12 th Pisa Meeting on Advanced Detectors, La Biodola, Isola d'Elba Development of Segmented High-Purity Germanium Detectors Iris Abt , A llen Caldwell, Burçin D önmez, Sabine Irlbeck , Bela Majorovit s, Oleksandr Volynets * for the GEDET group
Download Policy: Content on the Website is provided to you AS IS for your information and personal use and may not be sold / licensed / shared on other websites without getting consent from its author.While downloading, if for some reason you are not able to download a presentation, the publisher may have deleted the file from their server.
12th Pisa Meeting on Advanced Detectors, La Biodola, Isola d'Elba
Segmented High-Purity Germanium Detectors
Iris Abt, Allen Caldwell,Burçin Dönmez, Sabine Irlbeck,
Bela Majorovits, Oleksandr Volynets*for the GEDET group
Max-Planck-Institut für Physik, Munich, Germany
*Contact: [email protected]
Germanium detectors are generally used to detect low levels of γ-radiation. The very good energy resolution of High-Purity Germanium Detectors (HPGeD) allows precision spectroscopy. The analyses of pulse shapes widen their field of applications, especially for low-background experiments, i.e. for searches for neutrinolessdouble beta-decay (0νββ) and dark matter.
Segmented HPGeDshave been developed for a variety of experiments and applications. The segmentation is used to augment the excellent energy resolutionwith spatial informationto disentangle event topologies. The successful operation of a Ge-detector requires an overall understanding of the effects that may occur inside, i.e. in the bulk and on the surface. Two studies, one relating to the bulk and one to surface effects are presented here.
Monte Carlo simulations help to understand drift trajectories of the charge carriers and the resulting pulses collected on the electrodes. It is also used to design new detectors in order to develop detectors with improved capabilities for future experiments.
Surface events and inactive layers
true-coaxial detector inside a vacuum cryostat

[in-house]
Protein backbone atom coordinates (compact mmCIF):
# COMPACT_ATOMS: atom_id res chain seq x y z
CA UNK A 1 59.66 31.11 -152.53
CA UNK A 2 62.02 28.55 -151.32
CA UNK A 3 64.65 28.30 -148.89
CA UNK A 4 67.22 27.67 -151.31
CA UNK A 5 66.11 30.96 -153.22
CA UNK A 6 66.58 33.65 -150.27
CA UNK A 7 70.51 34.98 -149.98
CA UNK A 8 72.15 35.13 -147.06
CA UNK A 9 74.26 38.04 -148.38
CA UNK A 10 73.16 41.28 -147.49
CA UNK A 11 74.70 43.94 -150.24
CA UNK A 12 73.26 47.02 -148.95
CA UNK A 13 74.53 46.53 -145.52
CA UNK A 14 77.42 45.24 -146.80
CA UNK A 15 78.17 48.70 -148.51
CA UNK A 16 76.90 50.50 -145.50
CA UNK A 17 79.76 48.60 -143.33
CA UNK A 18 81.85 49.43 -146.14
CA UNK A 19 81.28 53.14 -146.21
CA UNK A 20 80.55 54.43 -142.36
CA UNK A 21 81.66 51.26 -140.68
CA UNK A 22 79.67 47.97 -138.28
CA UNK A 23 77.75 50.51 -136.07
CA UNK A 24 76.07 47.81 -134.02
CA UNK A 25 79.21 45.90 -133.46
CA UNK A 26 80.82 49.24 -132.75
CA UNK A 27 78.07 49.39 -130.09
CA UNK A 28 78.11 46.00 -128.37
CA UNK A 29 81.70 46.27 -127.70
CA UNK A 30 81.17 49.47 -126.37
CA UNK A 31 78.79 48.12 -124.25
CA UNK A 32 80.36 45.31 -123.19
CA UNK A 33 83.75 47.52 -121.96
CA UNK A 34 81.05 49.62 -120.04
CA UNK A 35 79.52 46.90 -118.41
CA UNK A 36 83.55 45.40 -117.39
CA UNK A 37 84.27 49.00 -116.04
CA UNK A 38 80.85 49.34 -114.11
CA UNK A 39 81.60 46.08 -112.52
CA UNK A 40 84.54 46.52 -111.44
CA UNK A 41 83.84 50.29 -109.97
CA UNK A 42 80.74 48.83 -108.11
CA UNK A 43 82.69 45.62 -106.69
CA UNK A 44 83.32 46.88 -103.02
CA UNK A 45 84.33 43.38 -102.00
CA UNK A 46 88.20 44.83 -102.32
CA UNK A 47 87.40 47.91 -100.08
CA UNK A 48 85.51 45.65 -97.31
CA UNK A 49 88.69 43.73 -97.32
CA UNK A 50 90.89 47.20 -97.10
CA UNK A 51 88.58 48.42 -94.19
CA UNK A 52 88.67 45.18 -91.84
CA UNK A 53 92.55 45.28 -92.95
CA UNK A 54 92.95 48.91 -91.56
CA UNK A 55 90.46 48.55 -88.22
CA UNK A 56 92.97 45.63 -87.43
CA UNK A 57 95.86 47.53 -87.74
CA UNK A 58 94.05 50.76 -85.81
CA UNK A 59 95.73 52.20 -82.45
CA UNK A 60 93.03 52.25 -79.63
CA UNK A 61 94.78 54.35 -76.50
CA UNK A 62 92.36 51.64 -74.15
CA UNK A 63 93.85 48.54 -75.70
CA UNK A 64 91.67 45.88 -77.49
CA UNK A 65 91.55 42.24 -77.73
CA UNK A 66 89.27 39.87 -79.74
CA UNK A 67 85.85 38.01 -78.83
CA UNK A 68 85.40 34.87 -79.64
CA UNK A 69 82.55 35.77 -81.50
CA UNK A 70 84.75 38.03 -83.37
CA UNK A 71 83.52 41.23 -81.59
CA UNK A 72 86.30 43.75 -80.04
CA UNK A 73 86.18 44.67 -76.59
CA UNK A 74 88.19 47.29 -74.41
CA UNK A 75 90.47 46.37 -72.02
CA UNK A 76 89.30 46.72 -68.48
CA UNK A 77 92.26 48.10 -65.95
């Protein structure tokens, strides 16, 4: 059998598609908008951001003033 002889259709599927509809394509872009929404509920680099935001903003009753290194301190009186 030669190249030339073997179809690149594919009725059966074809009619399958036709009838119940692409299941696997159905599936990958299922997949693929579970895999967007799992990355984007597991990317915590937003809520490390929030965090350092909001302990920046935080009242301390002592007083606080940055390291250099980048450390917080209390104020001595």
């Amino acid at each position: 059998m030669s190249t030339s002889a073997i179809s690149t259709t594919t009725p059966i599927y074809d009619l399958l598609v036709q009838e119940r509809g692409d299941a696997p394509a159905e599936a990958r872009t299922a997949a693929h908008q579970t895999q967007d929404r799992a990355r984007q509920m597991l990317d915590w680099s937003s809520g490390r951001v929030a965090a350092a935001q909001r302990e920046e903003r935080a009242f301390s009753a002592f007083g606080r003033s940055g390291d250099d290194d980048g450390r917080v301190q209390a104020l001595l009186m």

Charge carriers drifting close to the detector end-plates may be trapped in a dead layer forming in these regions of the detector ⇒ strange pulses
GALATEA was designed to study surface events with a special 19-fold detector. Both the source and the detector are in one vacuum volume
Anisotropy effects due to the crystal structure
The drift velocities of electrons/holes, ,in the electrical field, ,is parameterized through the mobility,:
Mobility is a tensor⇒
charges do not drift radially
Anisotropy as demonstrated by bent trajectories
Irradiation of the detector with α-, β- and γ-sources inside the vacuum tank → 3D scan
Current status: Commissioning phase
Usage of anisotropy for segmented detectors
Novel design: segmented BEGe detectors
Simulated distribution of (a) the energy deposits inside the detector and the resulting distribution of (b) holes on the outer surface after the drift. Detector segments are shown as dashed lines
Charge pulses induced on the electrodes forshown positionof the energy deposit
Distribution of the segment occupancies has a pattern.
Calculation of occupancy as the number of events under
a peak (shown for 0.58 MeV)
using the segment spectra
Best match between the simulated and measured occupancy distributions
Simulated distributions of occupancy for selected values of the orientation of the <110> axis